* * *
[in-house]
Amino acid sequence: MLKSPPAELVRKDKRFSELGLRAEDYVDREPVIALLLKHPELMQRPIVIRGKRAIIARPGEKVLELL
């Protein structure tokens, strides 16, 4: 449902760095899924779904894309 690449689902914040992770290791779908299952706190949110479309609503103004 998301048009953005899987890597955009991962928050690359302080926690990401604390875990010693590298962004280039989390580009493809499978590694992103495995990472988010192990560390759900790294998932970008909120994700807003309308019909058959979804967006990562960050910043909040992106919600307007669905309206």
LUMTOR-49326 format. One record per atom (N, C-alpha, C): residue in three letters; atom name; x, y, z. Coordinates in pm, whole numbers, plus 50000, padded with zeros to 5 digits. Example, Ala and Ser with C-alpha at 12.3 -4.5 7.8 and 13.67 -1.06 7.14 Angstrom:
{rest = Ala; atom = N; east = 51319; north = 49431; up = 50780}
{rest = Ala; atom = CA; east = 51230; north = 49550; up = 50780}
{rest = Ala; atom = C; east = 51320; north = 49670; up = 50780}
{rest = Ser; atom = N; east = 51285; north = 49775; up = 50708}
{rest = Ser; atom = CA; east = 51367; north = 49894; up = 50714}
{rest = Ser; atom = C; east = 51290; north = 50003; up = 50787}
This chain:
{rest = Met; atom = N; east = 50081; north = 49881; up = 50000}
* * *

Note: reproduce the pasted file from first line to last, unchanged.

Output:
[in-house]
Amino acid sequence: MLKSPPAELVRKDKRFSELGLRAEDYVDREPVIALLLKHPELMQRPIVIRGKRAIIARPGEKVLELL
């Protein structure tokens, strides 16, 4: 449902760095899924779904894309 690449689902914040992770290791779908299952706190949110479309609503103004 998301048009953005899987890597955009991962928050690359302080926690990401604390875990010693590298962004280039989390580009493809499978590694992103495995990472988010192990560390759900790294998932970008909120994700807003309308019909058959979804967006990562960050910043909040992106919600307007669905309206």
LUMTOR-49326 format. One record per atom (N, C-alpha, C): residue in three letters; atom name; x, y, z. Coordinates in pm, whole numbers, plus 50000, padded with zeros to 5 digits. Example, Ala and Ser with C-alpha at 12.3 -4.5 7.8 and 13.67 -1.06 7.14 Angstrom:
{rest = Ala; atom = N; east = 51319; north = 49431; up = 50780}
{rest = Ala; atom = CA; east = 51230; north = 49550; up = 50780}
{rest = Ala; atom = C; east = 51320; north = 49670; up = 50780}
{rest = Ser; atom = N; east = 51285; north = 49775; up = 50708}
{rest = Ser; atom = CA; east = 51367; north = 49894; up = 50714}
{rest = Ser; atom = C; east = 51290; north = 50003; up = 50787}
This chain:
{rest = Met; atom = N; east = 50081; north = 49881; up = 50000}